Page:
MonArk Boat Delivers First of Nine Fast Parasail Craft For Air Force

The U.S. Air Force recently accepted a 41-foot Parasail Training Craft constructed by MonArk Boat Company of Monticello, Ark., following testing of the boat on Lake DeGray. The craft was loaded aboard a truck in Monticello for delivery to Homestead Air Force Base in Florida.

The first of nine Parasail boats to be constructed by MonArk under a $2.2-million contract with the Naval Sea Systems Command, the new craft was approved after two days of tests conducted by the 3613th Combat Crew Training Squadron from Homestead. These boats will be used to replace an aging fleet of smaller, slower parasail craft being used at Air Force survival school, according to John Smith, Mon- Ark's national sales manager. The craft was designed by Timothy Graul of Graul Marine Design, Sturgeon Bay, Wise.

Subjects taught at the survival school include parachuting techniques, proper use of survival equipment, search and rescue procedures, medical and psychological aspects of water survival, subsistence, and hazardous marine life.

The new parasail craft will achieve a top speed of about 30 mph. Propulsion power is provided by twin 435-bhp Detroit Diesel 8V71 TI engines. Each boat is fitted with a hydraulic winch and a tow reel that allows for the operation of parasailing equipment to simulate a bailout of aircrew members. The winch releases line, retrieves line, and locks it in place. After the student contacts the water, the vessel is used to recover and/or stand by the student and his equipment.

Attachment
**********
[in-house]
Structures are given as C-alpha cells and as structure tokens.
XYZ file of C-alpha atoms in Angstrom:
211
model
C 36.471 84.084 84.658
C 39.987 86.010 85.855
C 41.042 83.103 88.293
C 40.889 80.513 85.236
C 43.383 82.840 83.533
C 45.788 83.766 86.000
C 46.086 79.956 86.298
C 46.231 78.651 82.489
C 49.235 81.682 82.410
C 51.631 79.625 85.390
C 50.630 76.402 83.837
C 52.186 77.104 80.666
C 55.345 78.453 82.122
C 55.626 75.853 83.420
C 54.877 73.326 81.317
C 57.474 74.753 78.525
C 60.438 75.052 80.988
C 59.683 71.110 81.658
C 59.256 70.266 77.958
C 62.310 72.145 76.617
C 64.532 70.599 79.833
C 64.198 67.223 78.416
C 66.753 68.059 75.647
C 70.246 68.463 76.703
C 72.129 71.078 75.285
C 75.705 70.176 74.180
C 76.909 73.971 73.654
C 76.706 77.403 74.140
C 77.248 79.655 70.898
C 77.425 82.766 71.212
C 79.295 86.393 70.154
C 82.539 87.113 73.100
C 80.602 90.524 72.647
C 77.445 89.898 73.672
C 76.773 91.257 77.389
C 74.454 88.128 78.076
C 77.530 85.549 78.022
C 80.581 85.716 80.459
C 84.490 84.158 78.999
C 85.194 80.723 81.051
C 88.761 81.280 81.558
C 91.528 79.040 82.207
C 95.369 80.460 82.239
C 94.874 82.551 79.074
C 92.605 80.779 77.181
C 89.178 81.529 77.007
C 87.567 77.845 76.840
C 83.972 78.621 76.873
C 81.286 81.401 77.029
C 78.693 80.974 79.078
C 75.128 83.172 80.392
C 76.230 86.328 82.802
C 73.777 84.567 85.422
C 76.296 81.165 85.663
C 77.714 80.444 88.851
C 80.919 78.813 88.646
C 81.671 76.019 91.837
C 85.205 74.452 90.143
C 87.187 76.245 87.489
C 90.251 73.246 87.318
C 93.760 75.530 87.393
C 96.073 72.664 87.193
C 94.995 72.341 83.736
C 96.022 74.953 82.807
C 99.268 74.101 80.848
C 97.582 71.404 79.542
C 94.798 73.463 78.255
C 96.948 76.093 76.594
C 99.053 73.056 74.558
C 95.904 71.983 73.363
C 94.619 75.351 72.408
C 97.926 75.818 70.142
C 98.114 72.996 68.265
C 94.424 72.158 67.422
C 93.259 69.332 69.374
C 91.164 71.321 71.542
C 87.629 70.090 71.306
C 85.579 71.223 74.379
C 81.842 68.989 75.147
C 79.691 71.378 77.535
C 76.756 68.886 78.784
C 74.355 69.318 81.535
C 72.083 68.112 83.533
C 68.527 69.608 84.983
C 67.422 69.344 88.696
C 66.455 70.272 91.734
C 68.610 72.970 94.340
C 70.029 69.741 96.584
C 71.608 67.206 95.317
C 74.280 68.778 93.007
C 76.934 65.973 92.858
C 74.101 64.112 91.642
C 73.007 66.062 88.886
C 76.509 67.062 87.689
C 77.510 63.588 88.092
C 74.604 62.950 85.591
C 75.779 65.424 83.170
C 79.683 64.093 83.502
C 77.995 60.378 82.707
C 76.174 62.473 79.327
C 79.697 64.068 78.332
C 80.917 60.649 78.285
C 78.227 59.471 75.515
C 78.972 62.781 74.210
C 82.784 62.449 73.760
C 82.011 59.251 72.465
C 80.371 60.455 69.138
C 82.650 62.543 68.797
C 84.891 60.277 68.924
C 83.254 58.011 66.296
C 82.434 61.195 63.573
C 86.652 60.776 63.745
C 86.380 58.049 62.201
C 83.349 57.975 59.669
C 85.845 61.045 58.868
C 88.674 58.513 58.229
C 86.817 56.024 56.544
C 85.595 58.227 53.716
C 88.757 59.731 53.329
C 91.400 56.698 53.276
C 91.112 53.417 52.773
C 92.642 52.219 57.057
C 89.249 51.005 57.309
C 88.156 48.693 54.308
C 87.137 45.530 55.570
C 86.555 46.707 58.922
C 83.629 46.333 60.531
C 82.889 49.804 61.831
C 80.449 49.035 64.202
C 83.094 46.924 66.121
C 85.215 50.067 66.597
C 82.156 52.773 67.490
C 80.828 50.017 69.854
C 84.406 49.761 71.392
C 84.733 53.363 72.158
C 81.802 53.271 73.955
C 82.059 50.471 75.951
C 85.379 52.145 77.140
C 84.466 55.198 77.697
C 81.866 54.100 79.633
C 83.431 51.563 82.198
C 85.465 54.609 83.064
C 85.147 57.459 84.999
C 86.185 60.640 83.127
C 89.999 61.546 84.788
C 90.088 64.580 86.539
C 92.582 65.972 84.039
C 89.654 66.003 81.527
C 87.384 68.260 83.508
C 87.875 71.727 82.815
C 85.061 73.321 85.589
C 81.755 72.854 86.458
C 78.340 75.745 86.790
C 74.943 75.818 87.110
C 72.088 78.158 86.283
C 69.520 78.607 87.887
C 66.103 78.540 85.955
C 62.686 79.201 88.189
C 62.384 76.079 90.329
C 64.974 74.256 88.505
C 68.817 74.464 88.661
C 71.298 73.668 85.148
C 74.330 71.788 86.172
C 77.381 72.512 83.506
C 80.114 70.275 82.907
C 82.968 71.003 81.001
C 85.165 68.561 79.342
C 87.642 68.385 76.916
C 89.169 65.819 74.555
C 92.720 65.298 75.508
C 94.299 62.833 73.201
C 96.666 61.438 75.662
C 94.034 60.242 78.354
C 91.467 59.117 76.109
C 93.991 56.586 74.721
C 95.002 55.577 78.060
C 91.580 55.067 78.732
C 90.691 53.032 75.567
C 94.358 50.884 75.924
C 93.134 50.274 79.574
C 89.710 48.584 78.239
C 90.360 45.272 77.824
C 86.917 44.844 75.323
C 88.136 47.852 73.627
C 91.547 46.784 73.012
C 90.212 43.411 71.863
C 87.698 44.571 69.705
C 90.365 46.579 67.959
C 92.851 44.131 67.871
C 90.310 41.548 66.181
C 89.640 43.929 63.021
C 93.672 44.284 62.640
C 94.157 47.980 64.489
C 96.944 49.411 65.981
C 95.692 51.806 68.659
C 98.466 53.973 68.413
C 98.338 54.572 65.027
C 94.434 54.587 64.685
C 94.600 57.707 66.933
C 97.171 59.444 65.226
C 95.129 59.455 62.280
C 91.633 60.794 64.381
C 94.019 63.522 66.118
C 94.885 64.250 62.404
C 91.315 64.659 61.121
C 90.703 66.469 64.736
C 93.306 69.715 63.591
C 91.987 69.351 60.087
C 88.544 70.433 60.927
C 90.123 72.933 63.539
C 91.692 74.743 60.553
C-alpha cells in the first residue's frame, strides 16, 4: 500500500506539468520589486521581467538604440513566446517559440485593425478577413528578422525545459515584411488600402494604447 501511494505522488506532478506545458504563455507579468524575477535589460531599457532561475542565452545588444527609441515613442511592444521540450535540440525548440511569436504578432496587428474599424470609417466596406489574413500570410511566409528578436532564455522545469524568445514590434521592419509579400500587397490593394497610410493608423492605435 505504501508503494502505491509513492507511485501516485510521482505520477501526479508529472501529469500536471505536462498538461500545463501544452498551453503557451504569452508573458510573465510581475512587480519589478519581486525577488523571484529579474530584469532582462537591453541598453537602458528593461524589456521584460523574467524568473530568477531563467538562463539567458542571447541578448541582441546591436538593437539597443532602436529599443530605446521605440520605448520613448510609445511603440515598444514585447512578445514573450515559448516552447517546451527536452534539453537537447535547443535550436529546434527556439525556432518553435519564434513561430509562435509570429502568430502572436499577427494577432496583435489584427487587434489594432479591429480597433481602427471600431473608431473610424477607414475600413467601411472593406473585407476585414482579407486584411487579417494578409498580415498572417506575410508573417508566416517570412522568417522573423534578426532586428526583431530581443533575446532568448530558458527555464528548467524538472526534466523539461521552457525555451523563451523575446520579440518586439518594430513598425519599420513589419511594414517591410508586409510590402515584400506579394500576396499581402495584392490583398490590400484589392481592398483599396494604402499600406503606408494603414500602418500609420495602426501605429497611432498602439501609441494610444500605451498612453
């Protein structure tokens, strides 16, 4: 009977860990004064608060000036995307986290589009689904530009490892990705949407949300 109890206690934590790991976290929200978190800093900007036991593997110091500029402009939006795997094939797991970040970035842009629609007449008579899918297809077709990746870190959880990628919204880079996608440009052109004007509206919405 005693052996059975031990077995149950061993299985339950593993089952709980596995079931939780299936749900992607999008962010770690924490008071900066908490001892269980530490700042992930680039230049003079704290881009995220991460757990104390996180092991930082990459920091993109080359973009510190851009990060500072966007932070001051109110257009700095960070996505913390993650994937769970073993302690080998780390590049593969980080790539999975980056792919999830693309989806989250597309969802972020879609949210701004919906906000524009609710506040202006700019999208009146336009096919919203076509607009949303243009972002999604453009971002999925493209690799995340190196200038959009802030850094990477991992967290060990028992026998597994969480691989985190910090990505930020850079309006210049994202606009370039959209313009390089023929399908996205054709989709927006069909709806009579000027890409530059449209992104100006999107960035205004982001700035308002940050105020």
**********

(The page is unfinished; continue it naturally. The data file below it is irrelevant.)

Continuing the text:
To provide overhead visibility by the boat's skipper and seaman, MonArk developed a cabin roof with transparent Lexan inserts. The overhead visibility insures that the student is in sight at all times during the exercise.

Outfitting includes a Loran C, VHF radio, safety railing, boarding ladder, automatic fire-extinguishing system, and depth sounder. A truck compartment is provided forward of the pilot station with full standing headroom, a full-length berth/seating, a navigation/chart table, and a navigational instruments storage cabinet.

Since the Water Survival School became fully operational in 1971, more than 70,000 students have graduated from its three-day course.

Personnel trained at the school include active duty Air Force, Air National Guard, Reserve members, and NASA personnel, which include several groups of future astronauts, as well as selected personnel from the Army and Navy, and several allied countries.

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Maritime Reporter Magazine, page 22,  Sep 1986

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First published in 1881 Maritime Reporter is the world's largest audited circulation publication serving the global maritime industry.